Truck diesel fuel

Diesel, gasoline prices dip this week

Fuel prices still remain higher in year-over-year comparison.

Diesel prices dropped slightly this week across the U.S., down 4 tenths of a cent to $2.922 per gallon, according to data tracked by the Energy Information Administration (EIA). Gasoline prices also fell by an average of 3.3 cents per gallon this week.

However, prices for both fuels are higher in year-over-year comparisons, according to EIA’s numbers.

Diesel prices were down in nearly every region this week, with the exception of New England, where prices rose 1.6 cents to $2.897 per gallon, and on the Gulf Coast, where prices increased one tenth of a cent to $2.713.  

Although California saw a 1.2-cent dip in diesel prices this week, the state still comes with the highest prices nationwide at $3.585 per gallon. Overall, the average price for diesel in the U.S. is 44.2 cents per gallon higher this week when compared to the same week in 2016.

Meanwhile, gasoline prices dropped across board in the country this week, falling by an average of 3.3 cents to $2.500 per gallon. Similar to last week, the Midwest recorded the largest price drop of 6.5 cents to $2.357 per gallon.

Compared to the same week in 2016, similar to diesel, gasoline prices are higher by an average of 29.2 cents per gallon.

During last month’s North American Energy Ministerial, United States Secretary of Energy Rick Perry, Canada’s Minister of Natural Resources James Gordon Carr, and Mexico’s Secretary of Energy Pedro Joaquin Coldwell launched the North American Cooperation on Energy Information (NACEI) website, which consolidates energy-related data, maps, analyses, and references from the three countries.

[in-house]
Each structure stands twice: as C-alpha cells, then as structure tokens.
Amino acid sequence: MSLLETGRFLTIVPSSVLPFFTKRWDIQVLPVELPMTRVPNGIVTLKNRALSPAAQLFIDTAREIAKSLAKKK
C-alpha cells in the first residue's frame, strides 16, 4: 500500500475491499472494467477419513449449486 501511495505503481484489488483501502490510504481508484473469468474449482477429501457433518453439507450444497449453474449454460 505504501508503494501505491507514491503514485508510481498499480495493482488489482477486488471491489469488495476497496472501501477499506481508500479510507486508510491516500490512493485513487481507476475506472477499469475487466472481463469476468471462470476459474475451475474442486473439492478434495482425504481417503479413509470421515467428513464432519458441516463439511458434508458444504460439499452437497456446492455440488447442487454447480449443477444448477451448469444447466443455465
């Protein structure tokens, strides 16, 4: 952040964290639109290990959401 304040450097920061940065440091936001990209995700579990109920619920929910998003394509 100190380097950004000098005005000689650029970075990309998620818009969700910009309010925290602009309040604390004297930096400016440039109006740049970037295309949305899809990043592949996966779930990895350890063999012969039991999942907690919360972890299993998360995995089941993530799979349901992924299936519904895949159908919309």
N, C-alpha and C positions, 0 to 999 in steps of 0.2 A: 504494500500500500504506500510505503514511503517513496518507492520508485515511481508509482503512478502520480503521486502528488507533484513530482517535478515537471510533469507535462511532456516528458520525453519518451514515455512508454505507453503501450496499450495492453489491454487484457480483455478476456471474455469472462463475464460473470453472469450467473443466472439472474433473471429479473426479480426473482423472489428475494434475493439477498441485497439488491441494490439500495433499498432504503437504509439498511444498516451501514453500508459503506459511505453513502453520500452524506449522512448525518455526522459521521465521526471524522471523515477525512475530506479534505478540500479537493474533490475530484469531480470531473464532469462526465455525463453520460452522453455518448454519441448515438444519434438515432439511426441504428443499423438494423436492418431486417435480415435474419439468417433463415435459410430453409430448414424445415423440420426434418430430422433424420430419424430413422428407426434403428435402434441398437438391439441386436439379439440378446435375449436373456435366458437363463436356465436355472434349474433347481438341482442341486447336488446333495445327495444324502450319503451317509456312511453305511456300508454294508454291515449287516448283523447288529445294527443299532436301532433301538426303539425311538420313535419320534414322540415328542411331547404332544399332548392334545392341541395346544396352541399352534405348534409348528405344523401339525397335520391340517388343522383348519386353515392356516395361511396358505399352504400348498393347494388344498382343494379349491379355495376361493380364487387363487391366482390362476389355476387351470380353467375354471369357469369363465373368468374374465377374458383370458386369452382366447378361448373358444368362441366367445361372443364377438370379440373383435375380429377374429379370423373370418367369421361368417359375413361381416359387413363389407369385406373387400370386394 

According to EIA, the NACEI site’s overview page shows energy flows among the countries for crude oil, natural gas, and electricity.

“In 2016, Canada was the largest source of U.S. crude oil imports, supplying more crude oil to the United States than all members of the Organization of the Petroleum Exporting Countries (OPEC) combined,” EIA said. “Mexico was the fourth-largest source of U.S. crude oil imports in 2016, behind Canada, Saudi Arabia, and Venezuela. Canada was also the top destination for U.S. crude oil exports in 2016, receiving 61% of all U.S. crude oil exports.”

In addition, natural gas trade flows among the three countries are also significant. According to the site, Canada is the largest source of U.S. natural gas imports—mostly through pipelines that cross the border into states such as Idaho and Montana. Mexico is the largest destination of U.S. natural gas exports—mostly through pipeline border crossings in Texas, EIA reports.

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